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The Thousand Kilometre Walk Part Two

by BBC Southern Counties Radio

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BBC Southern Counties Radio
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JE Durey
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Contributed on: 
20 December 2005

We had been on the road living like tramps for around three weeks. Many days we had not eaten at all but the search for potatoes and one chicken shared had kept us going and now we were in possession of a whole cow and we looked at it with varied emotions. It was painfully thin but we had already realised that East Prussia had been evacuated probably after the Russians had taken a village and then withdrawn the previous October which accounted for the emaciated dogs with bared teeth that had followed us like wolves. Coming back to the present we only had an old dinner knife between us and so we sharpened it as best we could and then, with Brassie holding a horn on one side and Jock the other I began sawing at the throat of the beast which remained quite docile, finally sinking to the ground and then hacked a slice from a shoulder which was cut up into small pieces and boiled in melted snow (for, it seemed, hours) finally chewing the obstinate meat and drinking the water, and went to sleep.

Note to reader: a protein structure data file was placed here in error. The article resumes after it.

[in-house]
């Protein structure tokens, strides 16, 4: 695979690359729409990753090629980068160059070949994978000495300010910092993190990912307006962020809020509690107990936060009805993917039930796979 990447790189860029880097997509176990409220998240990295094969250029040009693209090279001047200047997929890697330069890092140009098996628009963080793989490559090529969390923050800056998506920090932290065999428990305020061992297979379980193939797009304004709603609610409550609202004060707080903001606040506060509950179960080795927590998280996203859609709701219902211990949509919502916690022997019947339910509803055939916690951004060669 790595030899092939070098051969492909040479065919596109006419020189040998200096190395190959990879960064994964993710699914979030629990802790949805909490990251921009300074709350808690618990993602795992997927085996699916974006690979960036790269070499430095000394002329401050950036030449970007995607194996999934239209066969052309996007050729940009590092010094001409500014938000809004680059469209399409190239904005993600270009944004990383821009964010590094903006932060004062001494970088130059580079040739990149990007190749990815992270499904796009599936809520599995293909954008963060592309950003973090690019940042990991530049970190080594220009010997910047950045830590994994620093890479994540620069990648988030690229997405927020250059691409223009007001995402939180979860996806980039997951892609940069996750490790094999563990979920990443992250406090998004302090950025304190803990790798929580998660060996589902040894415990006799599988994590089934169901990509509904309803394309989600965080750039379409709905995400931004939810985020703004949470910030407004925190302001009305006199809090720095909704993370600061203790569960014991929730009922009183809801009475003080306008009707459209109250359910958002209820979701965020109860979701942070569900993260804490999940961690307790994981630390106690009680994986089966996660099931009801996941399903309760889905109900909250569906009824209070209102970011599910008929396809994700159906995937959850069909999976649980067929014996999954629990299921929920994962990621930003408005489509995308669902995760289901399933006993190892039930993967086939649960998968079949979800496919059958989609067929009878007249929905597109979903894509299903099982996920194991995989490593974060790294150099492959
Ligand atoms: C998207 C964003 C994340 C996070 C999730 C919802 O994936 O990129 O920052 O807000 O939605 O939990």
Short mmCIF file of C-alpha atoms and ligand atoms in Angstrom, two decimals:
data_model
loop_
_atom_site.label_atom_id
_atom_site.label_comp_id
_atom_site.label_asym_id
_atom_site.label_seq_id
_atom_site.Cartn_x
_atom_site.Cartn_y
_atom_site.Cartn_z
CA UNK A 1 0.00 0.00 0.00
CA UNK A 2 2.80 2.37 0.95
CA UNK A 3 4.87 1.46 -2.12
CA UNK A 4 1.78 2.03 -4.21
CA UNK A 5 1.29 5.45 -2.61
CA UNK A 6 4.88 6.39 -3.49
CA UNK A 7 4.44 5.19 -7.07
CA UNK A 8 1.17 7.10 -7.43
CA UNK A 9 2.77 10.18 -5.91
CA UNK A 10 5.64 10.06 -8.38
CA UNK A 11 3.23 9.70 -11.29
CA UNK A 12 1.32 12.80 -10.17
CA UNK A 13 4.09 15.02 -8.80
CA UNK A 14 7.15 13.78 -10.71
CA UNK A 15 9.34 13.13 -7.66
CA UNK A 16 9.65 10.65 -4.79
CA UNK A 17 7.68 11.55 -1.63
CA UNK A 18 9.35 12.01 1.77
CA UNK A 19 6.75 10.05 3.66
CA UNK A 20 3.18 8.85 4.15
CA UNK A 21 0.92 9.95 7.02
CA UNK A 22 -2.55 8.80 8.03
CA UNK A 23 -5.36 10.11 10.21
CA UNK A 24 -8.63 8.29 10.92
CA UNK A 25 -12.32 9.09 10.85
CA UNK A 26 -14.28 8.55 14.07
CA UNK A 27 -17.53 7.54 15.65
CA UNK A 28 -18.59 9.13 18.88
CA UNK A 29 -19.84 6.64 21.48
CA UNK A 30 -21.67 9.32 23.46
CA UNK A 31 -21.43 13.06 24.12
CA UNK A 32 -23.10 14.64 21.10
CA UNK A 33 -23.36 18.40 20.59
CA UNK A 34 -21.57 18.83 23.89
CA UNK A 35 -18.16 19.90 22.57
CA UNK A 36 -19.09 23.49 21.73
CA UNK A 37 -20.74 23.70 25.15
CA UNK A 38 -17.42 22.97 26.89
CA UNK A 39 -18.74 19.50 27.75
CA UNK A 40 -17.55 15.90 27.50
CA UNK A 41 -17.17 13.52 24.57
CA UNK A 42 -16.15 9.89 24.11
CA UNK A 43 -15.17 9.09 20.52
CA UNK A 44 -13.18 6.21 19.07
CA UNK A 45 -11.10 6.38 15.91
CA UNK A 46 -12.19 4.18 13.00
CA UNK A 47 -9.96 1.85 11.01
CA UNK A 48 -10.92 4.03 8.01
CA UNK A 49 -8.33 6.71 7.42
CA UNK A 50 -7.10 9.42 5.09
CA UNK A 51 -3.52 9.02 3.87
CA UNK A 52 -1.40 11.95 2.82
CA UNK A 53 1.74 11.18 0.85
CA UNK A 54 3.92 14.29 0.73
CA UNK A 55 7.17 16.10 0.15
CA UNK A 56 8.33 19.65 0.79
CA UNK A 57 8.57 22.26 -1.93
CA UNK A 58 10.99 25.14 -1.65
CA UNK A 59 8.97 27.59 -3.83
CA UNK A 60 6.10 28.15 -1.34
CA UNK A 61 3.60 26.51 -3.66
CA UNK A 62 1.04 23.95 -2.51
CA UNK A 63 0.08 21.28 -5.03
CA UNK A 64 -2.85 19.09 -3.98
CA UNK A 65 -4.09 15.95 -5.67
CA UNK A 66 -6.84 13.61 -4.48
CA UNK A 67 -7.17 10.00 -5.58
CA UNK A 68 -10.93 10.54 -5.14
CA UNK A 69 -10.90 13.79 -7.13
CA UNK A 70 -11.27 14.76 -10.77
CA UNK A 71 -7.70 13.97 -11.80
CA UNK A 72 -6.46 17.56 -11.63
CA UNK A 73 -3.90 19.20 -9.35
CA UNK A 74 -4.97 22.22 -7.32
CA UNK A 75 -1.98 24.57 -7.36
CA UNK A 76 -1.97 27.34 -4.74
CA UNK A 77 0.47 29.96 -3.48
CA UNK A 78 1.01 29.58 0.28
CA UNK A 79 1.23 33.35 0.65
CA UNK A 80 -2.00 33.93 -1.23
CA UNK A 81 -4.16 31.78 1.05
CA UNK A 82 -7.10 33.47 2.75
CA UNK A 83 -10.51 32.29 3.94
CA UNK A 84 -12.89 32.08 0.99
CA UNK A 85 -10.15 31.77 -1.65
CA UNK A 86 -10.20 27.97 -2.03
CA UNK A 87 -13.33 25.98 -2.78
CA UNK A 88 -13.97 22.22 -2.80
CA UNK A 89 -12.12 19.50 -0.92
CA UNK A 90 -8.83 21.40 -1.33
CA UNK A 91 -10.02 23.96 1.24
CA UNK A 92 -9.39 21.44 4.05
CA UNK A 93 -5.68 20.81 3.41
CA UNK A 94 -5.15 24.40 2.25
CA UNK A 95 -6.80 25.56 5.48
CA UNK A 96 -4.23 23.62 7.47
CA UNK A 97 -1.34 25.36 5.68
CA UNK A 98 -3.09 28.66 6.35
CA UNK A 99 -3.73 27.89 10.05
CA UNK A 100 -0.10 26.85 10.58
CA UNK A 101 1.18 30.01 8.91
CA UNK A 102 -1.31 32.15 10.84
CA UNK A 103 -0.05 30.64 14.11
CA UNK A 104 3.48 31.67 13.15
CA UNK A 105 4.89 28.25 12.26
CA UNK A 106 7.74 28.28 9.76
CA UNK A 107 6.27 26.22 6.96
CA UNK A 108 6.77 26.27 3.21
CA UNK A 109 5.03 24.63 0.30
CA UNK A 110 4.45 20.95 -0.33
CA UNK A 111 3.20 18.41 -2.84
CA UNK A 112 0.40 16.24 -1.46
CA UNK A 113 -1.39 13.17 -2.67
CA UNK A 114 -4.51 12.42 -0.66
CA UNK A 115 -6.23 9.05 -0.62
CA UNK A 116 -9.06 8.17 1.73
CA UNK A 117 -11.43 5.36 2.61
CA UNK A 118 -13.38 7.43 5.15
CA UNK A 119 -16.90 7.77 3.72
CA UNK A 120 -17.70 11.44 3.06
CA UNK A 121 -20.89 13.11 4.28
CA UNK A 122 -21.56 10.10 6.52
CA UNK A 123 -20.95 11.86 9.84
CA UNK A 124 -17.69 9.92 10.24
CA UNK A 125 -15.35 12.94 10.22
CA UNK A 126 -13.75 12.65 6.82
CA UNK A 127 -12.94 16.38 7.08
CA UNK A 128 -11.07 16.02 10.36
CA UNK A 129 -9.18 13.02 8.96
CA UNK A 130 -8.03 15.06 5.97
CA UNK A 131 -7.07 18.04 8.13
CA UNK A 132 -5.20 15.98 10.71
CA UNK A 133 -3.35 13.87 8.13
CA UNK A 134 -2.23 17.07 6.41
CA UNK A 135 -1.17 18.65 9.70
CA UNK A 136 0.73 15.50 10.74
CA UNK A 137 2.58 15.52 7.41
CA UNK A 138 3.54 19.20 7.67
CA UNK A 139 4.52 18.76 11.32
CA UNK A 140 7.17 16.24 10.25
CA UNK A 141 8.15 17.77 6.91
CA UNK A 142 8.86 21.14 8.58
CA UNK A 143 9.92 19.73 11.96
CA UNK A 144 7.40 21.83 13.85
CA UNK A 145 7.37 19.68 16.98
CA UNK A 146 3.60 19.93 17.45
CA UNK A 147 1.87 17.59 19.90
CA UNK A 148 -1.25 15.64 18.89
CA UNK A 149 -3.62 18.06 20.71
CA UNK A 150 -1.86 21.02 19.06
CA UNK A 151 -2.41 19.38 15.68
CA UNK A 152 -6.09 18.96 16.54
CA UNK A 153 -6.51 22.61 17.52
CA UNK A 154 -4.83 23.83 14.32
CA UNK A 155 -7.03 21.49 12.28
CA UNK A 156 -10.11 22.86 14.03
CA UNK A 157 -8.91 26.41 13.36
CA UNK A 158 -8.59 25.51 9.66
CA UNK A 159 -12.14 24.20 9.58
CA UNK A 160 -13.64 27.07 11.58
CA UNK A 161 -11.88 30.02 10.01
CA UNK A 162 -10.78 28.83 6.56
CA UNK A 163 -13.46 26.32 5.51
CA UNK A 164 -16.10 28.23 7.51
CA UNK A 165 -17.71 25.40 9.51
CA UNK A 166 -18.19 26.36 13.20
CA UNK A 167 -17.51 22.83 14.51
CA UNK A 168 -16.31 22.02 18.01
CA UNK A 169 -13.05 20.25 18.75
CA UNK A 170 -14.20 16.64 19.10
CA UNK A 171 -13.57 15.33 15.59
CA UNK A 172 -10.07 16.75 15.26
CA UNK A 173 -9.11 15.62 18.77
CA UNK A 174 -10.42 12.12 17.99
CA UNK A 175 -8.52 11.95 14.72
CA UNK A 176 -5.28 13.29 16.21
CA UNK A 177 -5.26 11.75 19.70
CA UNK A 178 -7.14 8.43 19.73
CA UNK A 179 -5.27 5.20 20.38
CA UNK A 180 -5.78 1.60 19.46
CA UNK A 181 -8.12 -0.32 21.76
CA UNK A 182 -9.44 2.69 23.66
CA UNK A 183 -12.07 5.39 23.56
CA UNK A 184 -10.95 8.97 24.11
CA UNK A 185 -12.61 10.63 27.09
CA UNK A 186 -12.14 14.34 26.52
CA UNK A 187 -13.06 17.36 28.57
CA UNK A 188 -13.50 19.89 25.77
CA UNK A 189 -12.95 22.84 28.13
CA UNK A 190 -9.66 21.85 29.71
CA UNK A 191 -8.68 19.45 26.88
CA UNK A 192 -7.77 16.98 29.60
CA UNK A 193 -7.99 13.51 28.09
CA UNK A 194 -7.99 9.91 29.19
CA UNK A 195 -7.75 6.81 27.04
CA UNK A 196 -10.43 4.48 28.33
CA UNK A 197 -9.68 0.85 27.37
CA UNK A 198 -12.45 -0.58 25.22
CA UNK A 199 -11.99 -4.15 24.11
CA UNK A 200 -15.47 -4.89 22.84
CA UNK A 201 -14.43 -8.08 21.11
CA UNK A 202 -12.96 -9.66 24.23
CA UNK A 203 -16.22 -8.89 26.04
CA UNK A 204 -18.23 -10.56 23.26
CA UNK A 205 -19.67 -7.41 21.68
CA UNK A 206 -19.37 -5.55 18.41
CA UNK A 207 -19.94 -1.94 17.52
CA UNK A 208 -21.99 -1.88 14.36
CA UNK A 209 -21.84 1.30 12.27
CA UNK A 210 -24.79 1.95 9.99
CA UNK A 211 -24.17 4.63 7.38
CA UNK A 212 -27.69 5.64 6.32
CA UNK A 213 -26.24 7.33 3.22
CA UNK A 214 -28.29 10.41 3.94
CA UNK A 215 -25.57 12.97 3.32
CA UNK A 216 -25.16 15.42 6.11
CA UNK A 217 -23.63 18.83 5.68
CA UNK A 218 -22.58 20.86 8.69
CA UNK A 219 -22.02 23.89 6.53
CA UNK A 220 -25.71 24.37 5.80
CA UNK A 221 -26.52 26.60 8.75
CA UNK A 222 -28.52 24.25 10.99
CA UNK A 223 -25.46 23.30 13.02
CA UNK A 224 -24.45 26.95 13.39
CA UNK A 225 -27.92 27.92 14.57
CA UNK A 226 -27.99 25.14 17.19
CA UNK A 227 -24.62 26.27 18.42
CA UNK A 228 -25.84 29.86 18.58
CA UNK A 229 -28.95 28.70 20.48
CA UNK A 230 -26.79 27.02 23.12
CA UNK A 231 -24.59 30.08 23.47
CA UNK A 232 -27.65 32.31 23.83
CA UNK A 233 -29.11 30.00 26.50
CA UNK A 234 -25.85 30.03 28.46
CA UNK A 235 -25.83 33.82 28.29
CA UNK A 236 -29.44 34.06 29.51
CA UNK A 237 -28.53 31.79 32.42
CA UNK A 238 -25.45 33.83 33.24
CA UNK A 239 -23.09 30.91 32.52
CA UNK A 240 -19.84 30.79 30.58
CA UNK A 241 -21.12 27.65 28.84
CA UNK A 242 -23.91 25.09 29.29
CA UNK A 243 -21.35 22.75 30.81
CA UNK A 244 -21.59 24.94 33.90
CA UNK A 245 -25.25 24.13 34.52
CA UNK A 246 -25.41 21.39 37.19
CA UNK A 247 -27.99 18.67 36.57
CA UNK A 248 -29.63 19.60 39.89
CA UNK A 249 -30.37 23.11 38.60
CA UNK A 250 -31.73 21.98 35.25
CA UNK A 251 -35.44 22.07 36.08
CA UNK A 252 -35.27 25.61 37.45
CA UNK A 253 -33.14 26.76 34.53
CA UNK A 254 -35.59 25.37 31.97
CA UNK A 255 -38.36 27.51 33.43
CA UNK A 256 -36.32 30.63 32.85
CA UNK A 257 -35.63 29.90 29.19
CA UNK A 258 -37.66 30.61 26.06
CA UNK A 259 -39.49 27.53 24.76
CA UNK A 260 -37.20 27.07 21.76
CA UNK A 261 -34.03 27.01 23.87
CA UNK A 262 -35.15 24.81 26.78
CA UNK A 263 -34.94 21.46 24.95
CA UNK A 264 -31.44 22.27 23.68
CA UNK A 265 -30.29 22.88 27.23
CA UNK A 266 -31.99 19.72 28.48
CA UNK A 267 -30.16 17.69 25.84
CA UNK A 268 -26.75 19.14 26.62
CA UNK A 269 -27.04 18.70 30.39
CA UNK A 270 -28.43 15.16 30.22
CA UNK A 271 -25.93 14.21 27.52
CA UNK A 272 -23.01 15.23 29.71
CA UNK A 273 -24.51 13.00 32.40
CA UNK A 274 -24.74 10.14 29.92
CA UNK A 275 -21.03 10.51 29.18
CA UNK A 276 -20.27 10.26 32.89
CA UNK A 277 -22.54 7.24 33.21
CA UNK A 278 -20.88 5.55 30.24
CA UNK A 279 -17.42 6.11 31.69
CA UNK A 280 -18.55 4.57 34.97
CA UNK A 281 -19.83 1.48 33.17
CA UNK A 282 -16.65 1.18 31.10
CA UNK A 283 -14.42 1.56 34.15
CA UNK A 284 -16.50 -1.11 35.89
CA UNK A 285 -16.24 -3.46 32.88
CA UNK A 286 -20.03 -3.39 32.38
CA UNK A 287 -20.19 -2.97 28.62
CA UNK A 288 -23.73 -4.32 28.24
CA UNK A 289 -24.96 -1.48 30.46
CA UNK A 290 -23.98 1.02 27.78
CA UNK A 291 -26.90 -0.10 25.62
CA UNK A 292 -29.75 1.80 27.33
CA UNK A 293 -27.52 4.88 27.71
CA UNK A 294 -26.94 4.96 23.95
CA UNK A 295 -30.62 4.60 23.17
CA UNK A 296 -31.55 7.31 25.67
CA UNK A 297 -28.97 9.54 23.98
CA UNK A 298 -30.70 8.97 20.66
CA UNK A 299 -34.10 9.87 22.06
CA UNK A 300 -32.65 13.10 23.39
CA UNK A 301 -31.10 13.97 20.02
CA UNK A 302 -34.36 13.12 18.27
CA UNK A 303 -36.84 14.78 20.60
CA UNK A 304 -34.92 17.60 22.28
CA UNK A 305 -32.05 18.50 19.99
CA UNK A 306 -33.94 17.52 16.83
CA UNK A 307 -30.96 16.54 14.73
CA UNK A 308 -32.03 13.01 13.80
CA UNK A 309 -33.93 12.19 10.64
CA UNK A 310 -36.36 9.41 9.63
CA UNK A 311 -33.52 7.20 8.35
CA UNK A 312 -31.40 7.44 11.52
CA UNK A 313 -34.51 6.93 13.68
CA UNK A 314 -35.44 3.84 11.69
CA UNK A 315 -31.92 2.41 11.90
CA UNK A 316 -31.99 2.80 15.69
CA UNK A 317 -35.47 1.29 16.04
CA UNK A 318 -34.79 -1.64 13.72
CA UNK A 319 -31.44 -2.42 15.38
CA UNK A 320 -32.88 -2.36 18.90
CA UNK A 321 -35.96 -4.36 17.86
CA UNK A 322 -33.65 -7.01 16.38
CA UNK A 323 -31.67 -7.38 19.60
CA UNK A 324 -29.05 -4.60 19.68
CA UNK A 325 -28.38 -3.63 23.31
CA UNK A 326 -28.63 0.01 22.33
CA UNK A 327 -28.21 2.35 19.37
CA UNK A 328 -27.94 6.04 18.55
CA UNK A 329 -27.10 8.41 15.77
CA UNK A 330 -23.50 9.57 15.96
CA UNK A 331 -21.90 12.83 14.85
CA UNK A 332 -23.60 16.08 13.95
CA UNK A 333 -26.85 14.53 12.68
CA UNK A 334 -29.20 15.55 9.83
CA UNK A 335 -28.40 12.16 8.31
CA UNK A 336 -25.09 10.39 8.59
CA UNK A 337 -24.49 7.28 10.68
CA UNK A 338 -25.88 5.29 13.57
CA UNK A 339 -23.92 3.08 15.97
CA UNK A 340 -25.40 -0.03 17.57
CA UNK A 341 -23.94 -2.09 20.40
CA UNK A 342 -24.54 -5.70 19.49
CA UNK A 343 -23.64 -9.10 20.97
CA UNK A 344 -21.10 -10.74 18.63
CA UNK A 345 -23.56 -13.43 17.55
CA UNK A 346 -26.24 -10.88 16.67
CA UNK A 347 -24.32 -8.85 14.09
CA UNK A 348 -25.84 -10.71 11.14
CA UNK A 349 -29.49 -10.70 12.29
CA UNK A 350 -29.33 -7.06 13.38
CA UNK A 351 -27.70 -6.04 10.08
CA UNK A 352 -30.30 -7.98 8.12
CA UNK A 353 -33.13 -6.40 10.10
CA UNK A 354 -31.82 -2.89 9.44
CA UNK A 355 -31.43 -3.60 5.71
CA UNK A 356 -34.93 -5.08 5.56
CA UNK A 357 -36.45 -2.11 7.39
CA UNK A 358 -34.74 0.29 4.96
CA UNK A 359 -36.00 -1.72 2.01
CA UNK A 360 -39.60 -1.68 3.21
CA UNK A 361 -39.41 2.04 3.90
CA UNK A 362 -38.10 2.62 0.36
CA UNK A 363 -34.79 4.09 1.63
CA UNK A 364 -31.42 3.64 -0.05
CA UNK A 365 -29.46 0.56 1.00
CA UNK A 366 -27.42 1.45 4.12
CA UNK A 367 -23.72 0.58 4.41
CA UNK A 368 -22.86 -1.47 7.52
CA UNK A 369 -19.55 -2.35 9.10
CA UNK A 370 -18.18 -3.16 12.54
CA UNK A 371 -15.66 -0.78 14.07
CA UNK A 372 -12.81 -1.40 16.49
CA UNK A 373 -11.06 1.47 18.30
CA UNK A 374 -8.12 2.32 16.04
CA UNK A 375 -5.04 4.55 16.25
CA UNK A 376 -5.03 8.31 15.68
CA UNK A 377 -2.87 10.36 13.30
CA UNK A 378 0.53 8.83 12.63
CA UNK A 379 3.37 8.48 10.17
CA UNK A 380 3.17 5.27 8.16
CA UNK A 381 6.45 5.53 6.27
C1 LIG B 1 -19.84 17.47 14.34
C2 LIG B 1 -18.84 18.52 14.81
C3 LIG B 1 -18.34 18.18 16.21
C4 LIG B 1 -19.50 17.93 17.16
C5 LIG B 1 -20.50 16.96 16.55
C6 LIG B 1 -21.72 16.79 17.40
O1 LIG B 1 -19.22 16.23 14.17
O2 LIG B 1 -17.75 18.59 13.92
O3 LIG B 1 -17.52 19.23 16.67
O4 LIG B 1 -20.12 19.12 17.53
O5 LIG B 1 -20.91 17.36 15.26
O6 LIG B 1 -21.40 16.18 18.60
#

In the morning we set off again ignored by the Russkies. The weather changed from day to day, sometimes well below zero but often thawing midday turning our frozen clothes wet. One day as evening drew in we could not find any after a heavy fall of snow and we tried to build an igloo shaping blocks and building a circular wall about two foot six inches high but trying to form a roof beat us and so we cuddled together sheltered from the wind and prayed believing that was the end. We woke up to find there had been a thaw and our clothes were wringing wet but out attention was taken by what appeared to be a long line of dead sheep along the opposite verge, A whistle blew and the lumps all rose up revealing soldiers using sheepskin mantles. We became objects of interest and one came up to me and swiped the FS cap off my head and put it in his pack but withdrew a fur hat complete with star badge and put it on my head.

Naturally my companions offered their flimsy FS caps too but only got shrugs of “sorry”. The next couple of days brought us to a town which I soon recognised as Thorn, so we were now in Poland. There was no sign of damage but there was no help for us because the place was crowded with refugees, mostly women and children so we spent the night in the railway station and pushed on again.